15 Songs That Don't Mean What You Think
Writing a song is hard -- it’s gotta be poetry that people can dance and sing along to, or your label will drop you and you’ll be relegated to the one-hit wonder graveyard. As a result, a lot of people never stop dancing long enough to really listen to a song, or its meaning is intentionally obscured because it’s too much of a downer to make you boogie. We’ll tell you one thing: Lord Byron never had to deal with this.
“I Shot the Sheriff”
A 2012 documentary revealed that lyrics like “Sheriff John Brown always hated me, for what, I don’t know/Every time I plant a seed, he said ‘Kill it before it grows’” referred to the doctor who prescribed birth control pills to Bob Marley’s girlfriend at the time, to Marley’s disapproval. He ended up having 11 children with various women, so that’s just greedy.
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“Who Let the Dogs Out?”
Despite what Paw Patrol and internet memes might have you believe, the song isn’t about dogs, and it’s not about harassing ugly women, either. In fact, the “dogs” are men, and the song describes a group of women’s response to being harassed. That’s right: The Baha Men are feminist icons.
“Barracuda” is about betrayal, but not by a boyfriend. It was written after Heart’s record company went behind the band’s back to promote sisters Ann and Nancy Wilson as incestuous lesbians, which is actually not a tactic that’s ever worked. Even t.A.T.u. weren’t related.
“Ticket to Ride”
It sounds like a typical breakup song, and it pretty much is, but “Ticket to Ride” has two fairly immature double meanings, depending on which Beatle you asked. Paul McCartney thought they were talking about literally taking a train to a town named Ryde on the Isle of Wight, while John Lennon was writing about the health records carried by Hamburgian sex workers. Those guys really needed to communicate more.
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“Martha My Dear”
Speaking of Beatles being children, Paul McCartney wrote “Martha My Dear” about ex-girlfriend Jane Asher, but then he went and named it after his dog. That’s about as scorching as ex disses get outside of Taylor Swift.
Jolene wasn’t the name of a woman trying to take Dolly Parton’s man but an eight-year-old girl. Parton signed an autograph for her at a concert and thought she had such “beautiful red hair, this beautiful skin, these beautiful green eyes” and her name was so pretty that she decided to write a song about… a homewrecking skank.
“I Will Always Love You”
Meanwhile, the world’s greatest breakup anthem is actually about the end of a business relationship. Parton wanted to leave Porter Wagoner’s TV show to pursue a solo career, so she wrote “I Will Always Love You” to soften the blow.
No doubt Rihanna can write a banger about banging, but “S&M” isn’t one of them. She said the song is “about the love-hate relationship with the media and how sometimes the pain is pleasurable.” To be fair, that music video did muddle the message somewhat.
The meaning of “Paper Planes” doesn’t seem hard to discern -- maybe it’s all that “shoot you and take your money” business -- but it’s actually a satire of immigrant stereotypes. M.I.A. herself had unpleasant experiences with border patrol agents, so “that's why I wrote , just to have a dig."
“Losing My Religion”
“Losing My Religion” actually has nothing to do with religion. It’s about unrequited love -- “a classic obsession pop song,” as Michael Stipe says -- and losing one’s religion is a Southern idiom that means losing one’s temper or patience. As usual, Stipe is just being delightfully from Georgia.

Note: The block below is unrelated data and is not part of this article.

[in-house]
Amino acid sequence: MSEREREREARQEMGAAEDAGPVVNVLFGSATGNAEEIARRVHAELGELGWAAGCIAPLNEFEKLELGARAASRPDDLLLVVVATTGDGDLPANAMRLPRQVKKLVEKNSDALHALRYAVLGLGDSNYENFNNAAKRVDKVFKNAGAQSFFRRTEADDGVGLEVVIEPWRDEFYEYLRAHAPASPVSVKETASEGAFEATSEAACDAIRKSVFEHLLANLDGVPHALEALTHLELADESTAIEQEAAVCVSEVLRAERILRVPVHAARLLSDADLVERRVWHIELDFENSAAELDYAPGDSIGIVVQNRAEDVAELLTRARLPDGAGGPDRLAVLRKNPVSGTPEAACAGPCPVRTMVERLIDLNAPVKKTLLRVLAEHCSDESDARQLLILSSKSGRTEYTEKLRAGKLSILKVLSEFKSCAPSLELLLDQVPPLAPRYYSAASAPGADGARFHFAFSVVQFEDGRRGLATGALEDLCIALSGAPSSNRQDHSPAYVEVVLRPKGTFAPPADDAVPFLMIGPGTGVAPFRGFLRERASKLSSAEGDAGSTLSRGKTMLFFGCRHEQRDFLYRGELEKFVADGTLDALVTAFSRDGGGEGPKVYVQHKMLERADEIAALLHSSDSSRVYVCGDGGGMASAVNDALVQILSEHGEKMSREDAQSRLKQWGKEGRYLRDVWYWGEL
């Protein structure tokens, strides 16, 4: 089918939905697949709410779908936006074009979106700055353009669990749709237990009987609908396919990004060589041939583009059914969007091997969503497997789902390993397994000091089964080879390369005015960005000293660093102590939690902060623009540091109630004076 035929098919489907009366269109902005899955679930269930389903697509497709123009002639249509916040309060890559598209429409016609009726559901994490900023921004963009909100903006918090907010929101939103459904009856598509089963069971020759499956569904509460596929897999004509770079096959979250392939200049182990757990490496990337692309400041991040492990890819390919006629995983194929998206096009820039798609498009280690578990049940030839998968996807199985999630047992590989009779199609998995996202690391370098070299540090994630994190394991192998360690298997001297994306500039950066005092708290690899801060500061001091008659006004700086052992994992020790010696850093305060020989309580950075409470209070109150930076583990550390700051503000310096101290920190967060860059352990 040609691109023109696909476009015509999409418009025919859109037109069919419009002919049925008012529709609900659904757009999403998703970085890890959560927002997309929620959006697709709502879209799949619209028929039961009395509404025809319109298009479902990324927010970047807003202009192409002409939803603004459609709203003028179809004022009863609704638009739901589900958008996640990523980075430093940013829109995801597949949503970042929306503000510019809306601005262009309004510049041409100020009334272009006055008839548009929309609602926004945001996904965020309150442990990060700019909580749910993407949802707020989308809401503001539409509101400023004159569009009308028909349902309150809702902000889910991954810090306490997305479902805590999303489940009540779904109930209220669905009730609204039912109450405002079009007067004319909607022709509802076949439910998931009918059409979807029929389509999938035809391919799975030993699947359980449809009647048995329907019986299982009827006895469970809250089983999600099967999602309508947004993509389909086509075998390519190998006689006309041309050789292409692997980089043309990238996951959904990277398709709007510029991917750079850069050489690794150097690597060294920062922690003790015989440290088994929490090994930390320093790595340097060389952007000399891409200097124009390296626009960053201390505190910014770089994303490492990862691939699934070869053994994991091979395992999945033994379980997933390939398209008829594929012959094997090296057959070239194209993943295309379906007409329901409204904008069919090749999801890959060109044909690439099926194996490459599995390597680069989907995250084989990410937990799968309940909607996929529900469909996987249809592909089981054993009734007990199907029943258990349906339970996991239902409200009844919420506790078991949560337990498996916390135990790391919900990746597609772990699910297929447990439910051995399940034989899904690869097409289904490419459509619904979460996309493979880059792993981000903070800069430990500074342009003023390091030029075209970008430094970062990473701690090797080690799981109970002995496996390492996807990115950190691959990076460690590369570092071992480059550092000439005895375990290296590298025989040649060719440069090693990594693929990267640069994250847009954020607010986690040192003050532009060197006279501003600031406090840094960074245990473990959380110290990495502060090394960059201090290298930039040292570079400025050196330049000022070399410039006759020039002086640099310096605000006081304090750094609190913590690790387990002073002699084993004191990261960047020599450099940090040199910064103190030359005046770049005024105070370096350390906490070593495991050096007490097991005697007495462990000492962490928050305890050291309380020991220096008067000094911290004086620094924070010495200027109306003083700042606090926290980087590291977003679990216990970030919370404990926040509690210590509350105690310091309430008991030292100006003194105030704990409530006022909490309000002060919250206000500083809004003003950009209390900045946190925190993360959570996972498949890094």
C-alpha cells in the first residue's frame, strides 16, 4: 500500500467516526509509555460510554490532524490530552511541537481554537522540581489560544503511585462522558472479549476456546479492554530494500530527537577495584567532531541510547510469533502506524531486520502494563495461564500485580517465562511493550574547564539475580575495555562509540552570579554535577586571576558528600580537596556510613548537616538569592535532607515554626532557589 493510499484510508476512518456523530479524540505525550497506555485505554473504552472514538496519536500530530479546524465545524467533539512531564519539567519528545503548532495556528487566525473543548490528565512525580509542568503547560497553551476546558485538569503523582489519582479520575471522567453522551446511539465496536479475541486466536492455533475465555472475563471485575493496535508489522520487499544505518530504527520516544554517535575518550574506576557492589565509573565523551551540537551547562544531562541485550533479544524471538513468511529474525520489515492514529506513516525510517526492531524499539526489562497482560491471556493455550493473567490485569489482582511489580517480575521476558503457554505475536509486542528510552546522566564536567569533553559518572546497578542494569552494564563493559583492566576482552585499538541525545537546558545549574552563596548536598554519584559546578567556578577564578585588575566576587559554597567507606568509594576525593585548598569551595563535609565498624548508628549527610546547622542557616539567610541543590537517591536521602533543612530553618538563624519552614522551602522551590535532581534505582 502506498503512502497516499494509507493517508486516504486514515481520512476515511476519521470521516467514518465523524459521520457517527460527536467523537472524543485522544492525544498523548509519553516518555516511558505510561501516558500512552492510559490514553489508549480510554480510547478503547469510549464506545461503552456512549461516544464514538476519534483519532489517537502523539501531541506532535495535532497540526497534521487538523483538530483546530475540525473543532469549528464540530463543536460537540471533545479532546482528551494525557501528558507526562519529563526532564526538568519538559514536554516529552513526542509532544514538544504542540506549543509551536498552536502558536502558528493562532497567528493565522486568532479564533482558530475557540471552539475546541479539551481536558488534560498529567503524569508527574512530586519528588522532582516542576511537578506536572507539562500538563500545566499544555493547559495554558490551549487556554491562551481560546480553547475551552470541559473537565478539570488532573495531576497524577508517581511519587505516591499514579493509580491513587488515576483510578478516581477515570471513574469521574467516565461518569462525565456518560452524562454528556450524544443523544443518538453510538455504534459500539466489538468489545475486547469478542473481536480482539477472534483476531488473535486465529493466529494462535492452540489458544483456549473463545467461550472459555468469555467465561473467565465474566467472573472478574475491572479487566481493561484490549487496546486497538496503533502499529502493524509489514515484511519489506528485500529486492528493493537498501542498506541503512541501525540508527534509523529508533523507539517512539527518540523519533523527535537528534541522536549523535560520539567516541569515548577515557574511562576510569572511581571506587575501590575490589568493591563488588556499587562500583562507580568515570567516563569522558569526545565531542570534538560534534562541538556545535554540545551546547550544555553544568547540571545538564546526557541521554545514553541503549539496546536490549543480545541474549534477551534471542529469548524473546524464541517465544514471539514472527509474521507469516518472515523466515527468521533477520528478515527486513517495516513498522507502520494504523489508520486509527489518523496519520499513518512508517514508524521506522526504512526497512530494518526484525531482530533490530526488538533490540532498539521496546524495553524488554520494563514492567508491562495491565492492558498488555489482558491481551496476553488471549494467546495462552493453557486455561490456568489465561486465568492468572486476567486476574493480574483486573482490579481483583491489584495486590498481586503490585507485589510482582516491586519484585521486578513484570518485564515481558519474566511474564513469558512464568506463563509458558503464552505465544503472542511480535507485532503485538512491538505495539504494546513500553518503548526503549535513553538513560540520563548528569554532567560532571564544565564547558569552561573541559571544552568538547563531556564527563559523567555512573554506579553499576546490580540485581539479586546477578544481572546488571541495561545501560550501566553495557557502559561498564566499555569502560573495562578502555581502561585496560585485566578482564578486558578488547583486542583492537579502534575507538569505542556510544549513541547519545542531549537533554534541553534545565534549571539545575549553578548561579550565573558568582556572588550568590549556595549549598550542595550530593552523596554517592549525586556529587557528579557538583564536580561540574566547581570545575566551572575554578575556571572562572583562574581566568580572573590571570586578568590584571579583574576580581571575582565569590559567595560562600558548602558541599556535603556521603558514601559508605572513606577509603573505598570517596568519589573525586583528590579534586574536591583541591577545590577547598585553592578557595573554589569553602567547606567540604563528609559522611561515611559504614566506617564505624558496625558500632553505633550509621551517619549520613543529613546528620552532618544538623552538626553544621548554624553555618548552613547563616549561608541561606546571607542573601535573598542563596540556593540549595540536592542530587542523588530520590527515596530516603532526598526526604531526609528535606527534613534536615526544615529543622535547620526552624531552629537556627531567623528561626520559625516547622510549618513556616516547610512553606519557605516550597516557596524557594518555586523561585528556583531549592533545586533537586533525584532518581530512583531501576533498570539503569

“Pretty in Pink”
The fact that it was made famous by a movie whose plot hinges on a pink dress obscures the real meaning of pinkness in the song, which is nakedness. It’s about a few frequently naked, i.e. slutty, women known by the Psychedelic Furs’s Richard Butler, mashed into an amalgamation whose sluttiness “makes her feel empowered somehow and popular, and in fact, the people that she's sleeping with are laughing about her behind her back and talking about her.”
“Summer of ‘69”
The summer of 1969 was presumably romantically unexciting for Bryan Adams, who would have been nine years old, which is your first clue that the song isn’t about the year. It might have been initially, when the phrase was included as a throwaway line, but then Adams added “Me and my baby in a 69” at the end of the song and thought it was so funny that he started telling everyone it was about “making love a la 69,” so now you know he’s the kind of guy who says things like that.
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The song that made Semisonic a one-hit wonder isn’t about being ejected from a bar but from a womb. Songwriter Dan Wilson “thought everyone would get” that the song was about the birth of his daughter, and really, what kind of bar only lets in people who have siblings?
“Born in the U.S.A.”
No matter how badly political rally organizers want it to be true, “Born in the U.S.A.” is not about how awesome it is to be American, which is obvious if you listen to any part of it that isn’t the words “Born in the U.S.A.” It’s about a Vietnam veteran who returns home to find himself unemployable and homeless, so maybe not something you want to bring up, politicians.
Why is the ice we skate getting so thin? Climate change. While Smash Mouth intended to write the song mostly as a message to fans who got rightfully bullied for being so into Smash Mouth, some clairvoyant spirit took control of their bodies and lines like “It’s a cool place and they say it gets colder/You’re bundled up now, wait ‘til you get older” sneaked in there. Feel free to comb the Smash Mouth catalog for other potential harbingers of doom.
Top image: Interscope/YouTube